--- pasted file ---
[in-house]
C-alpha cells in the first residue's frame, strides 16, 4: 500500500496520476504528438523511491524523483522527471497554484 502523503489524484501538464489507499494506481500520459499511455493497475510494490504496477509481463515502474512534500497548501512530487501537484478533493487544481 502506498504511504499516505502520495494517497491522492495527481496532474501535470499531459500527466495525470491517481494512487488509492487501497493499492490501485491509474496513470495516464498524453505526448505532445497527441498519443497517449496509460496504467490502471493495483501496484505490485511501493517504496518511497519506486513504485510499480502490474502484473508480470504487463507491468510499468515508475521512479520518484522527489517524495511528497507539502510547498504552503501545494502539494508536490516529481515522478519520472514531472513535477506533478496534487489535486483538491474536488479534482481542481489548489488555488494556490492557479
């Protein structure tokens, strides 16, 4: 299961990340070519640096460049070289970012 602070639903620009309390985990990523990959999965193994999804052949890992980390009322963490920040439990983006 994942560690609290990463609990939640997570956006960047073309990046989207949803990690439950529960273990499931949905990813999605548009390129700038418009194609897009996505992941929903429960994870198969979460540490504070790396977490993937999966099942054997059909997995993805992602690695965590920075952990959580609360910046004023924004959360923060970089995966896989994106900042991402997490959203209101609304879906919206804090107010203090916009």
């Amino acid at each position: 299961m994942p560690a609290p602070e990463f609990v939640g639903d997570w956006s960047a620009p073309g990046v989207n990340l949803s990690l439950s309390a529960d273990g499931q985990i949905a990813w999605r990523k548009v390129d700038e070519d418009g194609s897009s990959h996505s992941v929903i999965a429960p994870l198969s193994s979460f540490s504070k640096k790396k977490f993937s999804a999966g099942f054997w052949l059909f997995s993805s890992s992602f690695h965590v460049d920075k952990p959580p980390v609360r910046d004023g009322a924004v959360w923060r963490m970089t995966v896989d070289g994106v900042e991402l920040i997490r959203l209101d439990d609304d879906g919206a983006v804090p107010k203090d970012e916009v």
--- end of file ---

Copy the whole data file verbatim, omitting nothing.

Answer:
[in-house]
C-alpha cells in the first residue's frame, strides 16, 4: 500500500496520476504528438523511491524523483522527471497554484 502523503489524484501538464489507499494506481500520459499511455493497475510494490504496477509481463515502474512534500497548501512530487501537484478533493487544481 502506498504511504499516505502520495494517497491522492495527481496532474501535470499531459500527466495525470491517481494512487488509492487501497493499492490501485491509474496513470495516464498524453505526448505532445497527441498519443497517449496509460496504467490502471493495483501496484505490485511501493517504496518511497519506486513504485510499480502490474502484473508480470504487463507491468510499468515508475521512479520518484522527489517524495511528497507539502510547498504552503501545494502539494508536490516529481515522478519520472514531472513535477506533478496534487489535486483538491474536488479534482481542481489548489488555488494556490492557479
């Protein structure tokens, strides 16, 4: 299961990340070519640096460049070289970012 602070639903620009309390985990990523990959999965193994999804052949890992980390009322963490920040439990983006 994942560690609290990463609990939640997570956006960047073309990046989207949803990690439950529960273990499931949905990813999605548009390129700038418009194609897009996505992941929903429960994870198969979460540490504070790396977490993937999966099942054997059909997995993805992602690695965590920075952990959580609360910046004023924004959360923060970089995966896989994106900042991402997490959203209101609304879906919206804090107010203090916009």
């Amino acid at each position: 299961m994942p560690a609290p602070e990463f609990v939640g639903d997570w956006s960047a620009p073309g990046v989207n990340l949803s990690l439950s309390a529960d273990g499931q985990i949905a990813w999605r990523k548009v390129d700038e070519d418009g194609s897009s990959h996505s992941v929903i999965a429960p994870l198969s193994s979460f540490s504070k640096k790396k977490f993937s999804a999966g099942f054997w052949l059909f997995s993805s890992s992602f690695h965590v460049d920075k952990p959580p980390v609360r910046d004023g009322a924004v959360w923060r963490m970089t995966v896989d070289g994106v900042e991402l920040i997490r959203l209101d439990d609304d879906g919206a983006v804090p107010k203090d970012e916009v």